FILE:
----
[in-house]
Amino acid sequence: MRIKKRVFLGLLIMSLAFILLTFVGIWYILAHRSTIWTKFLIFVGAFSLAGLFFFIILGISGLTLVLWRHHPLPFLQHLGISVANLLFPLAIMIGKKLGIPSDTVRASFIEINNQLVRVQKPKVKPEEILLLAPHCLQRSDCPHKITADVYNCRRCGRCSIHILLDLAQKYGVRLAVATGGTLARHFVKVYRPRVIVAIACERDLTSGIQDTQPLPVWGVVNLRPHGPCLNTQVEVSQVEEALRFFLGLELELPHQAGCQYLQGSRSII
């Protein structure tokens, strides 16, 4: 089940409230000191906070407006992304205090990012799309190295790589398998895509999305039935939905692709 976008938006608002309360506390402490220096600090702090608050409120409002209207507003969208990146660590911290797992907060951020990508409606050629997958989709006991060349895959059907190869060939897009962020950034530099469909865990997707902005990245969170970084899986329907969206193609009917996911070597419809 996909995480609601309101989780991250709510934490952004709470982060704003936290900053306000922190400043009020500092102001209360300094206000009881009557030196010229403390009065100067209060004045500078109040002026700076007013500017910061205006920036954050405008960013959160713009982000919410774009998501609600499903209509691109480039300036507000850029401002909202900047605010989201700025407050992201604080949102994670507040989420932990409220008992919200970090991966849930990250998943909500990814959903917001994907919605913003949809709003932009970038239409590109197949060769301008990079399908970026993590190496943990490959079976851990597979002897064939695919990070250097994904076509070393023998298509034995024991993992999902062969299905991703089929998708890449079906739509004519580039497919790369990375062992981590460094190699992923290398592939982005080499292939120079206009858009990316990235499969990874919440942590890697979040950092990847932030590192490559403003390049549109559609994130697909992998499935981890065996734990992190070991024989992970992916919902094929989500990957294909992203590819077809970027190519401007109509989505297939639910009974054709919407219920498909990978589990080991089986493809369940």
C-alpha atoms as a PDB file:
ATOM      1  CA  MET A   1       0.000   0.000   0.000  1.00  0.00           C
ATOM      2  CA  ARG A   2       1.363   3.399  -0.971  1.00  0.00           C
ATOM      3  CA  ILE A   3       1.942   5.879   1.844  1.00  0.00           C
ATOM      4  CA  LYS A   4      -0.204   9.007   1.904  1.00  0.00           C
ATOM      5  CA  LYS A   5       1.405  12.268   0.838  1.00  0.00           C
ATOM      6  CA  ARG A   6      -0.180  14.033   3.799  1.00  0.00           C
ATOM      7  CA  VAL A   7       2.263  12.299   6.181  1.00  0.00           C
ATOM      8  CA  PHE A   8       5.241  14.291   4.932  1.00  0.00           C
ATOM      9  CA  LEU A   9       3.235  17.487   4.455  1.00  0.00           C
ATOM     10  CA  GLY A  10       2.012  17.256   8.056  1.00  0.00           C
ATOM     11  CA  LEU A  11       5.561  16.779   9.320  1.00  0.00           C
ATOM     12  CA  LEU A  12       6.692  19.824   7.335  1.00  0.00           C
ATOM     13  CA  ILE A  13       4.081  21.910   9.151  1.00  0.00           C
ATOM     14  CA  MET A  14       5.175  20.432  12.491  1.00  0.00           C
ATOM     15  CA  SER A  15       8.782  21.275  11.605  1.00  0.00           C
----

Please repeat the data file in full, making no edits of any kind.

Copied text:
[in-house]
Amino acid sequence: MRIKKRVFLGLLIMSLAFILLTFVGIWYILAHRSTIWTKFLIFVGAFSLAGLFFFIILGISGLTLVLWRHHPLPFLQHLGISVANLLFPLAIMIGKKLGIPSDTVRASFIEINNQLVRVQKPKVKPEEILLLAPHCLQRSDCPHKITADVYNCRRCGRCSIHILLDLAQKYGVRLAVATGGTLARHFVKVYRPRVIVAIACERDLTSGIQDTQPLPVWGVVNLRPHGPCLNTQVEVSQVEEALRFFLGLELELPHQAGCQYLQGSRSII
């Protein structure tokens, strides 16, 4: 089940409230000191906070407006992304205090990012799309190295790589398998895509999305039935939905692709 976008938006608002309360506390402490220096600090702090608050409120409002209207507003969208990146660590911290797992907060951020990508409606050629997958989709006991060349895959059907190869060939897009962020950034530099469909865990997707902005990245969170970084899986329907969206193609009917996911070597419809 996909995480609601309101989780991250709510934490952004709470982060704003936290900053306000922190400043009020500092102001209360300094206000009881009557030196010229403390009065100067209060004045500078109040002026700076007013500017910061205006920036954050405008960013959160713009982000919410774009998501609600499903209509691109480039300036507000850029401002909202900047605010989201700025407050992201604080949102994670507040989420932990409220008992919200970090991966849930990250998943909500990814959903917001994907919605913003949809709003932009970038239409590109197949060769301008990079399908970026993590190496943990490959079976851990597979002897064939695919990070250097994904076509070393023998298509034995024991993992999902062969299905991703089929998708890449079906739509004519580039497919790369990375062992981590460094190699992923290398592939982005080499292939120079206009858009990316990235499969990874919440942590890697979040950092990847932030590192490559403003390049549109559609994130697909992998499935981890065996734990992190070991024989992970992916919902094929989500990957294909992203590819077809970027190519401007109509989505297939639910009974054709919407219920498909990978589990080991089986493809369940």
C-alpha atoms as a PDB file:
ATOM      1  CA  MET A   1       0.000   0.000   0.000  1.00  0.00           C
ATOM      2  CA  ARG A   2       1.363   3.399  -0.971  1.00  0.00           C
ATOM      3  CA  ILE A   3       1.942   5.879   1.844  1.00  0.00           C
ATOM      4  CA  LYS A   4      -0.204   9.007   1.904  1.00  0.00           C
ATOM      5  CA  LYS A   5       1.405  12.268   0.838  1.00  0.00           C
ATOM      6  CA  ARG A   6      -0.180  14.033   3.799  1.00  0.00           C
ATOM      7  CA  VAL A   7       2.263  12.299   6.181  1.00  0.00           C
ATOM      8  CA  PHE A   8       5.241  14.291   4.932  1.00  0.00           C
ATOM      9  CA  LEU A   9       3.235  17.487   4.455  1.00  0.00           C
ATOM     10  CA  GLY A  10       2.012  17.256   8.056  1.00  0.00           C
ATOM     11  CA  LEU A  11       5.561  16.779   9.320  1.00  0.00           C
ATOM     12  CA  LEU A  12       6.692  19.824   7.335  1.00  0.00           C
ATOM     13  CA  ILE A  13       4.081  21.910   9.151  1.00  0.00           C
ATOM     14  CA  MET A  14       5.175  20.432  12.491  1.00  0.00           C
ATOM     15  CA  SER A  15       8.782  21.275  11.605  1.00  0.00           C